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Hard lesson for U.S. investors: Chinese companies don’t make the rules in China

Beijing office towers, including Alibaba’s, are illuminated with Chinese characters reading ‘blessing to China’ to celebrate National Day in October 2020.

Zang Zhihao | Visual China Group | Getty Images

BEIJING — American investors’ shock at an ongoing regulatory crackdown in China points to a fundamental difference between the two countries that many didn’t seem to grasp: When it comes to making the rules, corporations don’t have as much influence in China as they do in America.

U.S. investors in Chinese companies have been caught off guard this summer by a slew of actions Beijing has taken against homegrown tech companies, including several whose shares trade in the United States. Among the surprises was an order that app stores remove Chinese ride-hailing app Didi, just days after its massive U.S. IPO. in late June.

Authorities then suspended new user registrations for Chinese job search app Boss Zhipin and subsidiaries of Full Truck Alliance, which both listed in the U.S. in June. In late July, two U.S.-listed after-school tutoring companies plunged after a mandate telling the industry to restructure its businesses and remove foreign investment through a commonly used overseas listing structure.

Behind the dramatic shift is emerging political rhetoric around “common prosperity,” which analysts say means companies will be scrutinized for their contributions to the broader population, rather than rapid creation of wealth for a few.

Big corporations in both countries work to build political connections and influence government policy. But whereas the U.S. system is designed to let corporations influence the government, China’s system is designed to bring corporations in line with government goals. Recent government campaigns have focused on the protection of Chinese data, stemming monopolistic practices — even increasing the birth rate.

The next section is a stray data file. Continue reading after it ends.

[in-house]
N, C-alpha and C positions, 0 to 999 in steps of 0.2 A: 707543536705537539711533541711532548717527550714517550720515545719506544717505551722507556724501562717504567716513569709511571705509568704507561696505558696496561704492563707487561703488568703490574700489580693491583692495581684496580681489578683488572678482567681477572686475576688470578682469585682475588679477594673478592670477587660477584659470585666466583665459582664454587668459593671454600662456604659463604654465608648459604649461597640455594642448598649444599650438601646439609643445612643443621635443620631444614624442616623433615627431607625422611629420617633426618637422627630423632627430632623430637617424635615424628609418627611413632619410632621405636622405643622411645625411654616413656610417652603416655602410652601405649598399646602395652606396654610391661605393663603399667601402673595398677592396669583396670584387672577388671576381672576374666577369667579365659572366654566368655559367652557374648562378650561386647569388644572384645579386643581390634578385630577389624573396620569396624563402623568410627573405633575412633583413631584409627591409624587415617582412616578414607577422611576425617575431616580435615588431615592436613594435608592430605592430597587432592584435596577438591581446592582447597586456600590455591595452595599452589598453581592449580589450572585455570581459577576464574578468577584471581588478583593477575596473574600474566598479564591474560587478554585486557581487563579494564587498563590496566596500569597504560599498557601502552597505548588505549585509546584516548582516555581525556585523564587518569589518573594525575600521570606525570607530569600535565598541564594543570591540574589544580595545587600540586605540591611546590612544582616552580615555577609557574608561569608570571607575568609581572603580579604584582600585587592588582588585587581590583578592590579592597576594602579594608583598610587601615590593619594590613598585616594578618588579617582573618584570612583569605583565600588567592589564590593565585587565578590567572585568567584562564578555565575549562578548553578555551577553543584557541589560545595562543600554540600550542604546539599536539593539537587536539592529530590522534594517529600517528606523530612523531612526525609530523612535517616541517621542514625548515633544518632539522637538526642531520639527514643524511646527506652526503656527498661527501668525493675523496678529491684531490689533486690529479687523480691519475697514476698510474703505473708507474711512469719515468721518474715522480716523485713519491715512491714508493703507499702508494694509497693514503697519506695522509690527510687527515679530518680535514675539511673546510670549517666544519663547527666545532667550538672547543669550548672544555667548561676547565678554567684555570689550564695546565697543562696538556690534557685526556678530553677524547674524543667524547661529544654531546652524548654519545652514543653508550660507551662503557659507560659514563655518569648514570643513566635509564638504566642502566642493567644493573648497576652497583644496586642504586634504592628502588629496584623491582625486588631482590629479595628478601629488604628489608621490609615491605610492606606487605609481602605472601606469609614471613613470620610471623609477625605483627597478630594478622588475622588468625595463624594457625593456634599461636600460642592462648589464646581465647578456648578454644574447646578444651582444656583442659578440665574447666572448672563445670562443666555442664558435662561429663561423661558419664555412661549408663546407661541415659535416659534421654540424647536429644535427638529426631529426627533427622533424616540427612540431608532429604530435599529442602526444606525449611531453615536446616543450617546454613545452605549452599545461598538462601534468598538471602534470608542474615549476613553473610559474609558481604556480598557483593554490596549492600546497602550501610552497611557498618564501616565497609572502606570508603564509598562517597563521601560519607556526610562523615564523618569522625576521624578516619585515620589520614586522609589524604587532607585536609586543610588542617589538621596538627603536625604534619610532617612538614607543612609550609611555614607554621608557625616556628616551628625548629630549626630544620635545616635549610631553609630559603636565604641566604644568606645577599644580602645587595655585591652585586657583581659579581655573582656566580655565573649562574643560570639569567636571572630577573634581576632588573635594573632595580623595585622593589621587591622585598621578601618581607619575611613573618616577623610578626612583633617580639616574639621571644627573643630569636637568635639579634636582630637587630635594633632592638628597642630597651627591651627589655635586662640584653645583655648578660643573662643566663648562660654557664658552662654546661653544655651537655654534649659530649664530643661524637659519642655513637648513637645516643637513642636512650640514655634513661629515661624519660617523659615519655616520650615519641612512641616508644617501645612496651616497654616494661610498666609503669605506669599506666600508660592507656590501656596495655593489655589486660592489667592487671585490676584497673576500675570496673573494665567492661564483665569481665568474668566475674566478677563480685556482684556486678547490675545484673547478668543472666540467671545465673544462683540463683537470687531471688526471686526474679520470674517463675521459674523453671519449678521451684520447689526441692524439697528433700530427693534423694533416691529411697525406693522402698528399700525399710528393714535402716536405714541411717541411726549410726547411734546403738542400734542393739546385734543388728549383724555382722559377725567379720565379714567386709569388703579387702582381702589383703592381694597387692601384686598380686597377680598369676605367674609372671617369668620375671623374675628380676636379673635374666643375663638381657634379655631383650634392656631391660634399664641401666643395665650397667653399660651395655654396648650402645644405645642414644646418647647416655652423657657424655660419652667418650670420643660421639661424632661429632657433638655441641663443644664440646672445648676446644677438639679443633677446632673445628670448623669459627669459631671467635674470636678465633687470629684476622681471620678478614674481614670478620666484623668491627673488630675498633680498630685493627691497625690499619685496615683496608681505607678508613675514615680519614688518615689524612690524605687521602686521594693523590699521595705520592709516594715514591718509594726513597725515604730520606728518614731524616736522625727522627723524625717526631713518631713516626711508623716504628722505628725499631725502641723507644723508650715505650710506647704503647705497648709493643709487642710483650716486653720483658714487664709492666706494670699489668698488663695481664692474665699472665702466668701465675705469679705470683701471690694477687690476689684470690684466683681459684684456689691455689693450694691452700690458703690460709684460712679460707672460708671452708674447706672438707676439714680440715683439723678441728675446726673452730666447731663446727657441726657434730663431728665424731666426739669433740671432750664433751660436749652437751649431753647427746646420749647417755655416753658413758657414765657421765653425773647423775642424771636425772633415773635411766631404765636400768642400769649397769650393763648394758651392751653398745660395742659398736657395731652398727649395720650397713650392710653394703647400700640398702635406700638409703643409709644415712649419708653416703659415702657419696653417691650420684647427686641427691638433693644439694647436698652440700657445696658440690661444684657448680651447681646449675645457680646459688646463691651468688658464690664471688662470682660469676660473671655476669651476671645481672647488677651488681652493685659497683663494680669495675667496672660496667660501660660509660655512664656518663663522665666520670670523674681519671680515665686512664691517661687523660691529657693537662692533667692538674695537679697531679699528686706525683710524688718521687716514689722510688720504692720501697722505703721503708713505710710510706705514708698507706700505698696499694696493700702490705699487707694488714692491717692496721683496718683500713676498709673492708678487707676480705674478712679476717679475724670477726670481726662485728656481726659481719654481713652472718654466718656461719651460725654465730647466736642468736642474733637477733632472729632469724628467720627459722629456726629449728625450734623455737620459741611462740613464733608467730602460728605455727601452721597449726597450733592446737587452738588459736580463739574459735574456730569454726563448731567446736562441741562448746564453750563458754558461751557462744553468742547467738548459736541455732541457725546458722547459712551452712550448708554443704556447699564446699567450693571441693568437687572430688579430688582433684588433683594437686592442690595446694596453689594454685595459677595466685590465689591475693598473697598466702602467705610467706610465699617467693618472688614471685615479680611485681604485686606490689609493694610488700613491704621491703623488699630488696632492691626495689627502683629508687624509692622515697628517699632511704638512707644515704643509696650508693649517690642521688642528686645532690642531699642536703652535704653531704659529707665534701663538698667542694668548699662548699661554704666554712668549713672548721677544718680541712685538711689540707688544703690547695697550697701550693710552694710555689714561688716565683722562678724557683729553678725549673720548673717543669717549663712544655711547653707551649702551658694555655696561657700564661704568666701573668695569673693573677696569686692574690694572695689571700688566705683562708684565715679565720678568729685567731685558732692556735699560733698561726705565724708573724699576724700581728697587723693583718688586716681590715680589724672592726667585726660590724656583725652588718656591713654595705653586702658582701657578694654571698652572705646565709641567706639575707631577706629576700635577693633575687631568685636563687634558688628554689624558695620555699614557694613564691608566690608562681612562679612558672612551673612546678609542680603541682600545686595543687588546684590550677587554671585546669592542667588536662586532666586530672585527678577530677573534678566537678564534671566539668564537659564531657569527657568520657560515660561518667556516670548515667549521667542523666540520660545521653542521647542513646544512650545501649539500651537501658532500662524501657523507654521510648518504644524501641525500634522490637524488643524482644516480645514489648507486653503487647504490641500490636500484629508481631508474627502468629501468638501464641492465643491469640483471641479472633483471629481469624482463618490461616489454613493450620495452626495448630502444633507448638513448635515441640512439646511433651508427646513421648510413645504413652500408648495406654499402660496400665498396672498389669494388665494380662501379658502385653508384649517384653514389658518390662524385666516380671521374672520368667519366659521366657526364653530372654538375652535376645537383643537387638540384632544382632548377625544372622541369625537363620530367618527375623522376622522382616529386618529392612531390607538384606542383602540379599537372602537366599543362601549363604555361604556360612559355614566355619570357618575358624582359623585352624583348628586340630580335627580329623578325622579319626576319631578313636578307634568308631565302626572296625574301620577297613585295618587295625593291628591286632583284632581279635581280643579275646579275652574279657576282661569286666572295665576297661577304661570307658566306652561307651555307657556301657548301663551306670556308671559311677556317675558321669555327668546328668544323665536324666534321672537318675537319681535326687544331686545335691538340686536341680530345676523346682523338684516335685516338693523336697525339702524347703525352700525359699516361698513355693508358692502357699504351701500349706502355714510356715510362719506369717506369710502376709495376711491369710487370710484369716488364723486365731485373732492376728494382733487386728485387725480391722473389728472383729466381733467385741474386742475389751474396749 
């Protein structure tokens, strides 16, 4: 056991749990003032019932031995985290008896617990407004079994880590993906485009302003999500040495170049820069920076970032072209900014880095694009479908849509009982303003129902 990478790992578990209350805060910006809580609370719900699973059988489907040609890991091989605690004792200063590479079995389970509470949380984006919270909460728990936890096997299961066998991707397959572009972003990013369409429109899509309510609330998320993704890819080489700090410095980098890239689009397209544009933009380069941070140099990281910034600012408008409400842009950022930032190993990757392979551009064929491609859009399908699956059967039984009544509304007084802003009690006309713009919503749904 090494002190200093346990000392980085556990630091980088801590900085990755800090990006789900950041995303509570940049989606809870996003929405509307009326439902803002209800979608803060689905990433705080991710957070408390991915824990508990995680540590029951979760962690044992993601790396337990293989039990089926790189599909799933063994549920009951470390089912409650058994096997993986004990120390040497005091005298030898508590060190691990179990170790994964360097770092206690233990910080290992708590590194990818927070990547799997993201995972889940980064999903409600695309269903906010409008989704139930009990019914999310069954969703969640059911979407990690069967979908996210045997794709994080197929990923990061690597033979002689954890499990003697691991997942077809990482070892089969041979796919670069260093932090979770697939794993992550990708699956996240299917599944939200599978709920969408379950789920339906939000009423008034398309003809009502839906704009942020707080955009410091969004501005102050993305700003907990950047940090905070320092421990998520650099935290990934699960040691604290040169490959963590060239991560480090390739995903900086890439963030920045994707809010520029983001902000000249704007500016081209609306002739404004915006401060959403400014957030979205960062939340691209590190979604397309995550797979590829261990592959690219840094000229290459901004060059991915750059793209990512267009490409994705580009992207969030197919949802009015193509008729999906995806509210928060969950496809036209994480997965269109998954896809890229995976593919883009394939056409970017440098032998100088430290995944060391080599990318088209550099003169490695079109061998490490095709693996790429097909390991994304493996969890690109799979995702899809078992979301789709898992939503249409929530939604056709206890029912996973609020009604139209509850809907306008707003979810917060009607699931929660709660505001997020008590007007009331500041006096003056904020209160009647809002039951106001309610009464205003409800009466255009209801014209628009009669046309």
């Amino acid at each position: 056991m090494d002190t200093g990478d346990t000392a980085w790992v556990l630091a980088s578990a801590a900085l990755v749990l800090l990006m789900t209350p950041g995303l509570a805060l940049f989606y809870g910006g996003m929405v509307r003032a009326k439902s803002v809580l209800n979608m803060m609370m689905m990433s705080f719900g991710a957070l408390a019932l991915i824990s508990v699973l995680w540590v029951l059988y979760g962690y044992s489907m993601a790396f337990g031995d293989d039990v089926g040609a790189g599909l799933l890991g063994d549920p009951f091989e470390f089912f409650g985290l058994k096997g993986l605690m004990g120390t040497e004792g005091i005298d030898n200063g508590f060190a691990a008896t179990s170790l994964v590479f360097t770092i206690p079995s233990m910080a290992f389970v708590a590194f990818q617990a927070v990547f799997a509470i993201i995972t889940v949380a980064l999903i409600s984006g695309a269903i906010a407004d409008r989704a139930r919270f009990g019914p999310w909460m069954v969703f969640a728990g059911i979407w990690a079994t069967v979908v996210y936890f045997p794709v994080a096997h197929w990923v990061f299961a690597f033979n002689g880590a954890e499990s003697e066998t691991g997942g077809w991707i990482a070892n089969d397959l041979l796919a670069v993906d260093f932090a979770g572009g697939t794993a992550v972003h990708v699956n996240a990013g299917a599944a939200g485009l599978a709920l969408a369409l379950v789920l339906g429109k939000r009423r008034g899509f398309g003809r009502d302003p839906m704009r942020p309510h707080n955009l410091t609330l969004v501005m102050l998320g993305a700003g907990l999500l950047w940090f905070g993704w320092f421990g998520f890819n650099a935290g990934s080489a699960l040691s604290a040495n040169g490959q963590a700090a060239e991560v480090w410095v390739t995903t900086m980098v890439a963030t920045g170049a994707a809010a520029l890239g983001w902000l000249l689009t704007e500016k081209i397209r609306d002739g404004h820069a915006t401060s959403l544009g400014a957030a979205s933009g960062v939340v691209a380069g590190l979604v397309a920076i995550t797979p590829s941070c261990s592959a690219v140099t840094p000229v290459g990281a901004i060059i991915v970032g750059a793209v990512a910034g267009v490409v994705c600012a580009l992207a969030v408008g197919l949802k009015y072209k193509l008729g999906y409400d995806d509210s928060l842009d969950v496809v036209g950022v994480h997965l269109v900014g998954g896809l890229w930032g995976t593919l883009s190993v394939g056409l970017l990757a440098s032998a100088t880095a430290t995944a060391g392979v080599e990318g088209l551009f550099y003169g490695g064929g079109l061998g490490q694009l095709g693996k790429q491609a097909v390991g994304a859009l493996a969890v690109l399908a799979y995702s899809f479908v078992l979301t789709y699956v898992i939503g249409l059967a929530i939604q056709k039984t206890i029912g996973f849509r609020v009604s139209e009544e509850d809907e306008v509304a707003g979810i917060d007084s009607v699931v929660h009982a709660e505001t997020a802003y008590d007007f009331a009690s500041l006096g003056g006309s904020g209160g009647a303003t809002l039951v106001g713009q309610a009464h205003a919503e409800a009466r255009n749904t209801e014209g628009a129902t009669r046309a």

In China, the party-state wants the business community to serve its development objectives and is willing to sacrifice corporate profits to make that happen.

Gabriel Wildau

senior vice president, Teneo

“In the U.S., the government often acts as a servant to business interests, whether it’s tech or other sectors,” said Gabriel Wildau, senior vice president at Teneo, a firm that does consulting for corporate clients. “In China, the party-state wants the business community to serve its development objectives and is willing to sacrifice corporate profits to make that happen.”

Political risk for Chinese companies has increased significantly, according to Zeren Li, whose doctorate studies at Duke University focused on China’s much more limited version of the “revolving door” — the American practice of regulators and lawmakers flipping back and forth between working for government and working for the lobbying industry.

Chinese entrepreneurs found it easier to obtain subsidies, cheap land or other benefits from local governments in an earlier era, when China’s central government was judging those officials by their ability to deliver GDP growth, Li said.

But since Chinese President Xi Jinping took office in 2013, local officials are measured more by how well they help advance Beijing’s goals: contributing to what it calls “common prosperity,” hitting pollution targets, and the like.

“Now officials are reluctant to collude with local entrepreneurs,” said Li, who added that it’s more difficult for companies to do business as a result.